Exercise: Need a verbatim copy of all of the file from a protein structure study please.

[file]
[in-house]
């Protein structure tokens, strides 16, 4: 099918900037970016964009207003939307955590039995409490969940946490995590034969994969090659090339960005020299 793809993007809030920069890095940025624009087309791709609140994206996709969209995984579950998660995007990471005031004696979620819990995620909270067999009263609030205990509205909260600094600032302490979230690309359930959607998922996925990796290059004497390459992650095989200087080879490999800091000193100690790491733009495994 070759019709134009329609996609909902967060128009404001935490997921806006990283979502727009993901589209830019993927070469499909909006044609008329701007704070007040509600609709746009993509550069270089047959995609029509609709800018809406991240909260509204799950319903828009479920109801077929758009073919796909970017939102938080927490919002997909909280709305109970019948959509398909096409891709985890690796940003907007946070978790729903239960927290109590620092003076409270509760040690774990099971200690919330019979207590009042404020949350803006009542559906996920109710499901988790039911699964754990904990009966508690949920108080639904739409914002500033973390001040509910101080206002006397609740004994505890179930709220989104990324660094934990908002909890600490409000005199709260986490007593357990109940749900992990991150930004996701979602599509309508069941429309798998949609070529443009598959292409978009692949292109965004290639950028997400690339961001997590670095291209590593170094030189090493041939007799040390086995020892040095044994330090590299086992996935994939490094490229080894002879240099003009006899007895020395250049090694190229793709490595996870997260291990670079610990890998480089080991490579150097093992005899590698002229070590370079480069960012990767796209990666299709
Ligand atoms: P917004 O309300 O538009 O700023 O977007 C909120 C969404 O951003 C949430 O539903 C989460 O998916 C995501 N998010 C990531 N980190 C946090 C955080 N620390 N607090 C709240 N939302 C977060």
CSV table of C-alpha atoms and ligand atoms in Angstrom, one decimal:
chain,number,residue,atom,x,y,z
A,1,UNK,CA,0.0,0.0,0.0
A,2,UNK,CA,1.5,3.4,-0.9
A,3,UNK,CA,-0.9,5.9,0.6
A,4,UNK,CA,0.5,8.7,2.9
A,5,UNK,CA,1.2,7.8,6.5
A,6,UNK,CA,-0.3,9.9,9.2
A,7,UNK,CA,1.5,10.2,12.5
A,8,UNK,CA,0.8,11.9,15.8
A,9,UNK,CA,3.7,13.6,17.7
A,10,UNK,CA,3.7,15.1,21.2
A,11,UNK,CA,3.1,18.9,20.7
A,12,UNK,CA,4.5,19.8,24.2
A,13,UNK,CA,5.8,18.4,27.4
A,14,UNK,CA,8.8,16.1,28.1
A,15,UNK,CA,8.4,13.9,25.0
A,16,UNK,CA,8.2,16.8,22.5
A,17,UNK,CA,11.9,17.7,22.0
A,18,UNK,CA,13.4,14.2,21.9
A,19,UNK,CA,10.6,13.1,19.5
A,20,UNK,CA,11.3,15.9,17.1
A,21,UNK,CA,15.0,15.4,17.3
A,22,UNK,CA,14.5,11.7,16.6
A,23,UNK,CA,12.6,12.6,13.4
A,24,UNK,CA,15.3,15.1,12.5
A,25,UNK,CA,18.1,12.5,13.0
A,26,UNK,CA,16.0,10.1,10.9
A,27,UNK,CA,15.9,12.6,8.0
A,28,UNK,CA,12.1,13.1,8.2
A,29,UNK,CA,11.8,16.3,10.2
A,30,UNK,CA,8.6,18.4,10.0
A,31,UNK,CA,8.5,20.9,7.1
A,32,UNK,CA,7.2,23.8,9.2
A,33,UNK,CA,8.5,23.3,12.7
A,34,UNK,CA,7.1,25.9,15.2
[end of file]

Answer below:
[in-house]
């Protein structure tokens, strides 16, 4: 099918900037970016964009207003939307955590039995409490969940946490995590034969994969090659090339960005020299 793809993007809030920069890095940025624009087309791709609140994206996709969209995984579950998660995007990471005031004696979620819990995620909270067999009263609030205990509205909260600094600032302490979230690309359930959607998922996925990796290059004497390459992650095989200087080879490999800091000193100690790491733009495994 070759019709134009329609996609909902967060128009404001935490997921806006990283979502727009993901589209830019993927070469499909909006044609008329701007704070007040509600609709746009993509550069270089047959995609029509609709800018809406991240909260509204799950319903828009479920109801077929758009073919796909970017939102938080927490919002997909909280709305109970019948959509398909096409891709985890690796940003907007946070978790729903239960927290109590620092003076409270509760040690774990099971200690919330019979207590009042404020949350803006009542559906996920109710499901988790039911699964754990904990009966508690949920108080639904739409914002500033973390001040509910101080206002006397609740004994505890179930709220989104990324660094934990908002909890600490409000005199709260986490007593357990109940749900992990991150930004996701979602599509309508069941429309798998949609070529443009598959292409978009692949292109965004290639950028997400690339961001997590670095291209590593170094030189090493041939007799040390086995020892040095044994330090590299086992996935994939490094490229080894002879240099003009006899007895020395250049090694190229793709490595996870997260291990670079610990890998480089080991490579150097093992005899590698002229070590370079480069960012990767796209990666299709
Ligand atoms: P917004 O309300 O538009 O700023 O977007 C909120 C969404 O951003 C949430 O539903 C989460 O998916 C995501 N998010 C990531 N980190 C946090 C955080 N620390 N607090 C709240 N939302 C977060």
CSV table of C-alpha atoms and ligand atoms in Angstrom, one decimal:
chain,number,residue,atom,x,y,z
A,1,UNK,CA,0.0,0.0,0.0
A,2,UNK,CA,1.5,3.4,-0.9
A,3,UNK,CA,-0.9,5.9,0.6
A,4,UNK,CA,0.5,8.7,2.9
A,5,UNK,CA,1.2,7.8,6.5
A,6,UNK,CA,-0.3,9.9,9.2
A,7,UNK,CA,1.5,10.2,12.5
A,8,UNK,CA,0.8,11.9,15.8
A,9,UNK,CA,3.7,13.6,17.7
A,10,UNK,CA,3.7,15.1,21.2
A,11,UNK,CA,3.1,18.9,20.7
A,12,UNK,CA,4.5,19.8,24.2
A,13,UNK,CA,5.8,18.4,27.4
A,14,UNK,CA,8.8,16.1,28.1
A,15,UNK,CA,8.4,13.9,25.0
A,16,UNK,CA,8.2,16.8,22.5
A,17,UNK,CA,11.9,17.7,22.0
A,18,UNK,CA,13.4,14.2,21.9
A,19,UNK,CA,10.6,13.1,19.5
A,20,UNK,CA,11.3,15.9,17.1
A,21,UNK,CA,15.0,15.4,17.3
A,22,UNK,CA,14.5,11.7,16.6
A,23,UNK,CA,12.6,12.6,13.4
A,24,UNK,CA,15.3,15.1,12.5
A,25,UNK,CA,18.1,12.5,13.0
A,26,UNK,CA,16.0,10.1,10.9
A,27,UNK,CA,15.9,12.6,8.0
A,28,UNK,CA,12.1,13.1,8.2
A,29,UNK,CA,11.8,16.3,10.2
A,30,UNK,CA,8.6,18.4,10.0
A,31,UNK,CA,8.5,20.9,7.1
A,32,UNK,CA,7.2,23.8,9.2
A,33,UNK,CA,8.5,23.3,12.7
A,34,UNK,CA,7.1,25.9,15.2